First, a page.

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Johannesburg's inner city makes an amazing revival

Johannesburg's Gandhi Square, a major transportation hub in the downtown core, has been transformed in recent years from a crime-ridden area that was considered one of the most dangerous in the city to a safe public space ringed by small shops and restaurants.

Erin Conway-Smith/erin conway-smith The Globe and Mail

From his high-rise office, a young lawyer named Gerald Olitzki looked down on the city and watched the slow, agonizing death of downtown Johannesburg. He saw beggars, muggers, glue-sniffers, pickpockets and tramps. He saw the city abandoned, the whites fleeing to the suburbs, the empty buildings seized by crime lords and squatters.

When he became a property developer and sketched out a plan to revitalize the inner city, even his own family thought it was a doomed dream. "They said it was sheer madness," Mr. Olitzki recalls. "Nobody had any faith in the city."

That was two decades ago. What has happened since is one of the world's most fascinating experiments in urban renewal. Johannesburg, long notorious as the "murder capital of the world," is quietly winning back its inner-city core. Many streets are safe again and cosmopolitan downtown neighbourhoods are filling up with art galleries, cafés, boutique hotels and pedestrian precincts.

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But the battle is far from over, and a crucial test arrives on Friday when the World Cup kicks off its cavalcade, throwing this city under the global spotlight for a month. While soccer matches will be held across South Africa, ground zero will be Johannesburg - and it will take only one violent crime or transportation fiasco to unravel years of effort.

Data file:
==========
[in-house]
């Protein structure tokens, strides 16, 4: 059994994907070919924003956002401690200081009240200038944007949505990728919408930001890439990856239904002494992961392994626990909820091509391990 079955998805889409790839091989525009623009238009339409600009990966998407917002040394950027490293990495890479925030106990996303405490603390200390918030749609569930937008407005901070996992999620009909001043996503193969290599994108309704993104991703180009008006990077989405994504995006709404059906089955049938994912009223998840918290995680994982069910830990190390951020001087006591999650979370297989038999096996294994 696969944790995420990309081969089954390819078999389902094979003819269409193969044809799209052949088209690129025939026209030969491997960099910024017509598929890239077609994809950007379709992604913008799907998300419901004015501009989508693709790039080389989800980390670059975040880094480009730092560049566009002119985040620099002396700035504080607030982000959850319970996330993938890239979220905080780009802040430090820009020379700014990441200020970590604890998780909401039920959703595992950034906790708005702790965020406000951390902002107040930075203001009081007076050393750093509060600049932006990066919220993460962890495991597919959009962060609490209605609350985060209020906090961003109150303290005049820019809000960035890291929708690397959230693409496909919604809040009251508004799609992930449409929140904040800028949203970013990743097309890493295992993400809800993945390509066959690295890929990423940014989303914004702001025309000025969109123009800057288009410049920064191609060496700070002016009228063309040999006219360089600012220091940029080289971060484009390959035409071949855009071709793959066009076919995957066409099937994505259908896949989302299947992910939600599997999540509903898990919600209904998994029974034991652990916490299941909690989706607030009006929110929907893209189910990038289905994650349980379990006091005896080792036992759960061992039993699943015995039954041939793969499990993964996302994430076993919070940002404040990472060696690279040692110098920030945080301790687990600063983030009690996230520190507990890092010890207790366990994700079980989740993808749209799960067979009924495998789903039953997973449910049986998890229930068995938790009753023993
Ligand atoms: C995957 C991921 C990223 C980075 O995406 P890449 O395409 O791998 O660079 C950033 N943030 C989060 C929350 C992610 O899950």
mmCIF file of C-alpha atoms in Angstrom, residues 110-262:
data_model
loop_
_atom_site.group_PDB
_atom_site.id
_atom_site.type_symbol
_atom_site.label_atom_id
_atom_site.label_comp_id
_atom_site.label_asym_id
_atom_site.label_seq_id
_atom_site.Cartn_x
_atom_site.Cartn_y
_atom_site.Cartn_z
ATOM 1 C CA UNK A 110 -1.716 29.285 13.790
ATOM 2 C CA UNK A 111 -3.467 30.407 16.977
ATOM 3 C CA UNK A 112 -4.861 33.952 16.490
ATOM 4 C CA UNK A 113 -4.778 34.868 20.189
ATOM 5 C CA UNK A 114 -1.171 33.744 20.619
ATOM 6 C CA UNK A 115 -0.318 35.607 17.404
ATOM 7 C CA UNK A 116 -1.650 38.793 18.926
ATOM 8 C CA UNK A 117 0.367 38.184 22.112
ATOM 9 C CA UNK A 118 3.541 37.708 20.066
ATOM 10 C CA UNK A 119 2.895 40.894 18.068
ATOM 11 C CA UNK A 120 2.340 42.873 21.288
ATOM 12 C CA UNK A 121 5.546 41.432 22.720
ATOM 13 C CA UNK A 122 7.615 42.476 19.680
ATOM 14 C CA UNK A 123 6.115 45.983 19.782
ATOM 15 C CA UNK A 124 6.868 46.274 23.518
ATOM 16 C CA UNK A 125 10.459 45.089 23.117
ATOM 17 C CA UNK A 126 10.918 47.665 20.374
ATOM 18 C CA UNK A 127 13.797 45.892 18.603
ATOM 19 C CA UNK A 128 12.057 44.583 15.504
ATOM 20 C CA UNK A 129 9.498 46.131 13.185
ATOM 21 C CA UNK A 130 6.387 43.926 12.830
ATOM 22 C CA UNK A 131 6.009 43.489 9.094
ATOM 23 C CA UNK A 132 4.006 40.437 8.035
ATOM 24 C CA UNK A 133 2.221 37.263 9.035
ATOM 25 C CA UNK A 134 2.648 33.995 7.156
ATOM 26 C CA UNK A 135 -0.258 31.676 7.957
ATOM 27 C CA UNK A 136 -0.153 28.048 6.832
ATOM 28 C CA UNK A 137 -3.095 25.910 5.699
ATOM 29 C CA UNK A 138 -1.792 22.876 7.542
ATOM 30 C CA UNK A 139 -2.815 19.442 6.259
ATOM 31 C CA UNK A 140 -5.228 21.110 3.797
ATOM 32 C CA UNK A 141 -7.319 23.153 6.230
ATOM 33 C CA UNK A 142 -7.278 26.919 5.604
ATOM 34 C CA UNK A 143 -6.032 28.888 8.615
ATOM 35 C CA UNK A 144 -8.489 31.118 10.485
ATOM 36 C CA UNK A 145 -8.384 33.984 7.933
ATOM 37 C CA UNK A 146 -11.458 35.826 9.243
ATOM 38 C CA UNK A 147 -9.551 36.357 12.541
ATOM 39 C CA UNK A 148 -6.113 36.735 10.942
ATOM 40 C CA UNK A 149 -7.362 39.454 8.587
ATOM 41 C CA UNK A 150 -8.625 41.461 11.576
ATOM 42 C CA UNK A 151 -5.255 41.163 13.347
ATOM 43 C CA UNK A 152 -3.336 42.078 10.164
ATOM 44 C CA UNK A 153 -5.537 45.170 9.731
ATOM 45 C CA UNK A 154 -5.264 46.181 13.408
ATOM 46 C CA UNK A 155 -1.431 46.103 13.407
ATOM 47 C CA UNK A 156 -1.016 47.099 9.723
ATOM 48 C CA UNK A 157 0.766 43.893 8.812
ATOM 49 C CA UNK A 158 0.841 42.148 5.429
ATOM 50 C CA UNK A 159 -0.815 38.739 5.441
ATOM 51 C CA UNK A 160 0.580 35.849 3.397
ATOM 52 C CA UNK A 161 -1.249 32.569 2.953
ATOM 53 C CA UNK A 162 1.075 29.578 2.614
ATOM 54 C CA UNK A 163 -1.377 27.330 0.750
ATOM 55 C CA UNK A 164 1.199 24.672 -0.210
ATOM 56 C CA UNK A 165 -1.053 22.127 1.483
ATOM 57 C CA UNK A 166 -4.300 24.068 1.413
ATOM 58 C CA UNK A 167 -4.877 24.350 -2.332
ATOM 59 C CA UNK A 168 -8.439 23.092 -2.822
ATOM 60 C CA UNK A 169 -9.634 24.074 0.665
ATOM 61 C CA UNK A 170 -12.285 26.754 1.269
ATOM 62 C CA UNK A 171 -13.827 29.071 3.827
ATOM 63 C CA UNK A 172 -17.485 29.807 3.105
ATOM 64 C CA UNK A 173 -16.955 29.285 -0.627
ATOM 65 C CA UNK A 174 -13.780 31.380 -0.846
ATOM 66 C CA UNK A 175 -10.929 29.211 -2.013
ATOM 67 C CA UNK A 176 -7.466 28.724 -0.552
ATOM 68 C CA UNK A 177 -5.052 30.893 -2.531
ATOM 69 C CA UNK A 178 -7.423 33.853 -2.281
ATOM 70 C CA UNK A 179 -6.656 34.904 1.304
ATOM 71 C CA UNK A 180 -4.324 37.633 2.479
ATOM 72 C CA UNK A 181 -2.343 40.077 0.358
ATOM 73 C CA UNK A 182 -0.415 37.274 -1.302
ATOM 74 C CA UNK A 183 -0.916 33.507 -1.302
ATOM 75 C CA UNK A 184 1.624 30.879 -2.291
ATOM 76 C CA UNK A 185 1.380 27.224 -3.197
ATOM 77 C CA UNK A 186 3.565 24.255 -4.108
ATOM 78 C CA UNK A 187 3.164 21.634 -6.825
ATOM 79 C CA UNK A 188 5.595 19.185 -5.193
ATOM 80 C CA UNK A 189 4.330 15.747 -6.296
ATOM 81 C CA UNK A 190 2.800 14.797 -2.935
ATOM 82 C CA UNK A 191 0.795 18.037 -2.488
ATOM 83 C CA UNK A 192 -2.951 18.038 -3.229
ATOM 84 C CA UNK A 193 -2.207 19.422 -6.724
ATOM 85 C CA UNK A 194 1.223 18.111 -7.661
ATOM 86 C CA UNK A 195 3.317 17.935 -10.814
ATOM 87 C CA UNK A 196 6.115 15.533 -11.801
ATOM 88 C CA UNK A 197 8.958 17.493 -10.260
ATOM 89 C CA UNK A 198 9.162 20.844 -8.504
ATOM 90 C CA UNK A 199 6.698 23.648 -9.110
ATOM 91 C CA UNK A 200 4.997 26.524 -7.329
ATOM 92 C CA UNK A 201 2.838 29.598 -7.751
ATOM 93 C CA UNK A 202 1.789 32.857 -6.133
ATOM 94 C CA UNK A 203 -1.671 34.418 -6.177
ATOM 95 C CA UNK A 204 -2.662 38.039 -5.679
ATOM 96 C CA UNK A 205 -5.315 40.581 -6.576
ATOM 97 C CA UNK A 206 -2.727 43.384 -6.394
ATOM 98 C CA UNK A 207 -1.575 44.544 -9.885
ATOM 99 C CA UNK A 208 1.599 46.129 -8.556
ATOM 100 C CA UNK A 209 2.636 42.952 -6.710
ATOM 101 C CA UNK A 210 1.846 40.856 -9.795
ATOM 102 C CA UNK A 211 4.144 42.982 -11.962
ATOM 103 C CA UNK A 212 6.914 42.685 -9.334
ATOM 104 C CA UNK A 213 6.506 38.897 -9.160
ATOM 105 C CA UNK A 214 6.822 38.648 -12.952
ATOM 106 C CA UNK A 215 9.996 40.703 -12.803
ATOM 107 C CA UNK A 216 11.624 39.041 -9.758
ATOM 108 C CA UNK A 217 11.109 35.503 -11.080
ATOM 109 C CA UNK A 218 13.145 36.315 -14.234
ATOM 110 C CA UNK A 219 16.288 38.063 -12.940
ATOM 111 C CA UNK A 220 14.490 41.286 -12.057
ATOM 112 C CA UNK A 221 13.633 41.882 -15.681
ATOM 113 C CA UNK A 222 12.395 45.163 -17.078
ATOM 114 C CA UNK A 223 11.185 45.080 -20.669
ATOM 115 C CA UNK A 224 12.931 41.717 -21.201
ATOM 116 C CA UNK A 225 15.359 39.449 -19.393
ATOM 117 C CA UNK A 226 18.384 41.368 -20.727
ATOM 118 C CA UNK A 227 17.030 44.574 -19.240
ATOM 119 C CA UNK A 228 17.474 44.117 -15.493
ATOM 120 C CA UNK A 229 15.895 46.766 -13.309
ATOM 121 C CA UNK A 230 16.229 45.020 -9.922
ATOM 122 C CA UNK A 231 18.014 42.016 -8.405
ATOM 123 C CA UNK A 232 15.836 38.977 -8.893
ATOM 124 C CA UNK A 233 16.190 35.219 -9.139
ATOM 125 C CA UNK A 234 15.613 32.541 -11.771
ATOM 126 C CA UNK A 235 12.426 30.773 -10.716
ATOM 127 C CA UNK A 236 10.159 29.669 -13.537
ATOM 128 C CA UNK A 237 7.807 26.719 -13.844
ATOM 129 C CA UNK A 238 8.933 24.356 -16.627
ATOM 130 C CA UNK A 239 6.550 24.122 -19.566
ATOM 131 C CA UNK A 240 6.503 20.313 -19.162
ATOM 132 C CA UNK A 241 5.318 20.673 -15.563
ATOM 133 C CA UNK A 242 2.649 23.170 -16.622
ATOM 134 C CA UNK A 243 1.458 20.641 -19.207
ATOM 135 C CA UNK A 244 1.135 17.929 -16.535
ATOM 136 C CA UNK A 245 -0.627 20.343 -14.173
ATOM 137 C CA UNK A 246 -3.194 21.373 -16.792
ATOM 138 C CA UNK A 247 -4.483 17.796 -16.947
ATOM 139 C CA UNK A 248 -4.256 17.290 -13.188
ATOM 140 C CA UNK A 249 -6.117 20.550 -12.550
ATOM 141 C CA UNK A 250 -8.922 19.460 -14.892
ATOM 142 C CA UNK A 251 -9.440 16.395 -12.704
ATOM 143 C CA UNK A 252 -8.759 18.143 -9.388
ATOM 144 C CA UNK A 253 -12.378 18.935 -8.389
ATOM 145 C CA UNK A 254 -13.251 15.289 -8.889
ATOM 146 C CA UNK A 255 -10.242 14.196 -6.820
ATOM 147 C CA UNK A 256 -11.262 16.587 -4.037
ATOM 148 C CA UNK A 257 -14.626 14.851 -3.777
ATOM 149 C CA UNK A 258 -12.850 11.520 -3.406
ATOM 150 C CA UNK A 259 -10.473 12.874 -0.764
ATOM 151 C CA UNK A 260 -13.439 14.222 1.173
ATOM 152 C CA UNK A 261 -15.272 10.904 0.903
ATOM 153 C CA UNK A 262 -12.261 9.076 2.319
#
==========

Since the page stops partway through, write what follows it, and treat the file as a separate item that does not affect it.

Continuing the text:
Indeed, most of the soccer tourists are likely to miss Joburg's revival. Few of the 350,000 foreigners who arrive for the World Cup will set foot in Johannesburg's downtown core, having fallen under the spell of lurid accounts in the tabloid media, which portray the country as a gang-ridden hellhole.

The statistic that everyone still uses is South Africa's dismal murder rate - nearly 50 per day, more than the United States, which has six times the population.

Yet the country's homicide rate has dropped by a dramatic 44 per cent since the mid-1990s - from 70 per 100,000 people to a new low of 37 per 100,000. And reports rarely mention that the vast majority of these killings are in isolated townships, far from the heart of the big cities. In the centre of Johannesburg, where the revitalization is concentrated, the murder rate has dropped by 27 per cent since 2005.

The foreign soccer fans who do dare to venture downtown during the World Cup will catch a fascinating renewal process in mid-flight - still a struggle, sometimes failing, but filled with intriguing stories and inspiring victories. Much like the sporting contests at the World Cup itself, in fact.

The South African government has spent an estimated $5-billion (U.S.) on soccer stadiums and infrastructure for the World Cup, along with billions of dollars on rapid bus networks and a new Canadian-built high-speed train service.